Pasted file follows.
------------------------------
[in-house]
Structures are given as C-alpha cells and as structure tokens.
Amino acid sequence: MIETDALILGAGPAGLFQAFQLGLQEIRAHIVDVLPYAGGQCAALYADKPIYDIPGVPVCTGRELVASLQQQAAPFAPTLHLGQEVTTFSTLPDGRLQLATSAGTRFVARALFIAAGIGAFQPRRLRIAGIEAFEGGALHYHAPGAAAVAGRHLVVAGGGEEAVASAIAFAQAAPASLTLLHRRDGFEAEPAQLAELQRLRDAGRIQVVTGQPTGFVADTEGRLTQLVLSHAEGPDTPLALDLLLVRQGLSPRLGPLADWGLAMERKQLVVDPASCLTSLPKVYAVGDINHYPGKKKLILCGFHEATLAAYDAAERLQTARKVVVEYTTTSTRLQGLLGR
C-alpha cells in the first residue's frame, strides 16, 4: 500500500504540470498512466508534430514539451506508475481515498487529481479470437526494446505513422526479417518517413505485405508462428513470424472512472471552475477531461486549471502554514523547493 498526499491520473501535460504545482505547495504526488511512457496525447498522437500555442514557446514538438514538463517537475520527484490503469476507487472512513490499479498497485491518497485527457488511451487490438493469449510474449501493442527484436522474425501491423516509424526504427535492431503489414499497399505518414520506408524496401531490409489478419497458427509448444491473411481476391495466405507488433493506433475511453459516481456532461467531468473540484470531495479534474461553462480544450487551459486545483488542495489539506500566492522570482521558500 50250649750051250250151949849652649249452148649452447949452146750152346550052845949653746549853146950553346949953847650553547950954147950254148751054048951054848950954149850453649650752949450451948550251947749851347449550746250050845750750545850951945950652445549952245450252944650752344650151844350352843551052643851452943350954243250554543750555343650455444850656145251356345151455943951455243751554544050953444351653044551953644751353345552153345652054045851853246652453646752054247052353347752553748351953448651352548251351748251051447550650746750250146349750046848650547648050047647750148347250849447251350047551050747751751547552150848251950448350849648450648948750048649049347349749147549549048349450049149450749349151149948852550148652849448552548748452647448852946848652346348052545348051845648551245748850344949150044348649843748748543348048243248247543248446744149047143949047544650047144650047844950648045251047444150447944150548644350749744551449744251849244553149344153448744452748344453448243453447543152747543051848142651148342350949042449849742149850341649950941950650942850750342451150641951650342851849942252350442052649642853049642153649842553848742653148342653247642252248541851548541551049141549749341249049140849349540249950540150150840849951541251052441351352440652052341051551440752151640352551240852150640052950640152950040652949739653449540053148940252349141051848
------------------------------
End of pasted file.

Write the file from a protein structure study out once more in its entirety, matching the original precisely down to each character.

[in-house]
Structures are given as C-alpha cells and as structure tokens.
Amino acid sequence: MIETDALILGAGPAGLFQAFQLGLQEIRAHIVDVLPYAGGQCAALYADKPIYDIPGVPVCTGRELVASLQQQAAPFAPTLHLGQEVTTFSTLPDGRLQLATSAGTRFVARALFIAAGIGAFQPRRLRIAGIEAFEGGALHYHAPGAAAVAGRHLVVAGGGEEAVASAIAFAQAAPASLTLLHRRDGFEAEPAQLAELQRLRDAGRIQVVTGQPTGFVADTEGRLTQLVLSHAEGPDTPLALDLLLVRQGLSPRLGPLADWGLAMERKQLVVDPASCLTSLPKVYAVGDINHYPGKKKLILCGFHEATLAAYDAAERLQTARKVVVEYTTTSTRLQGLLGR
C-alpha cells in the first residue's frame, strides 16, 4: 500500500504540470498512466508534430514539451506508475481515498487529481479470437526494446505513422526479417518517413505485405508462428513470424472512472471552475477531461486549471502554514523547493 498526499491520473501535460504545482505547495504526488511512457496525447498522437500555442514557446514538438514538463517537475520527484490503469476507487472512513490499479498497485491518497485527457488511451487490438493469449510474449501493442527484436522474425501491423516509424526504427535492431503489414499497399505518414520506408524496401531490409489478419497458427509448444491473411481476391495466405507488433493506433475511453459516481456532461467531468473540484470531495479534474461553462480544450487551459486545483488542495489539506500566492522570482521558500 50250649750051250250151949849652649249452148649452447949452146750152346550052845949653746549853146950553346949953847650553547950954147950254148751054048951054848950954149850453649650752949450451948550251947749851347449550746250050845750750545850951945950652445549952245450252944650752344650151844350352843551052643851452943350954243250554543750555343650455444850656145251356345151455943951455243751554544050953444351653044551953644751353345552153345652054045851853246652453646752054247052353347752553748351953448651352548251351748251051447550650746750250146349750046848650547648050047647750148347250849447251350047551050747751751547552150848251950448350849648450648948750048649049347349749147549549048349450049149450749349151149948852550148652849448552548748452647448852946848652346348052545348051845648551245748850344949150044348649843748748543348048243248247543248446744149047143949047544650047144650047844950648045251047444150447944150548644350749744551449744251849244553149344153448744452748344453448243453447543152747543051848142651148342350949042449849742149850341649950941950650942850750342451150641951650342851849942252350442052649642853049642153649842553848742653148342653247642252248541851548541551049141549749341249049140849349540249950540150150840849951541251052441351352440652052341051551440752151640352551240852150640052950640152950040652949739653449540053148940252349141051848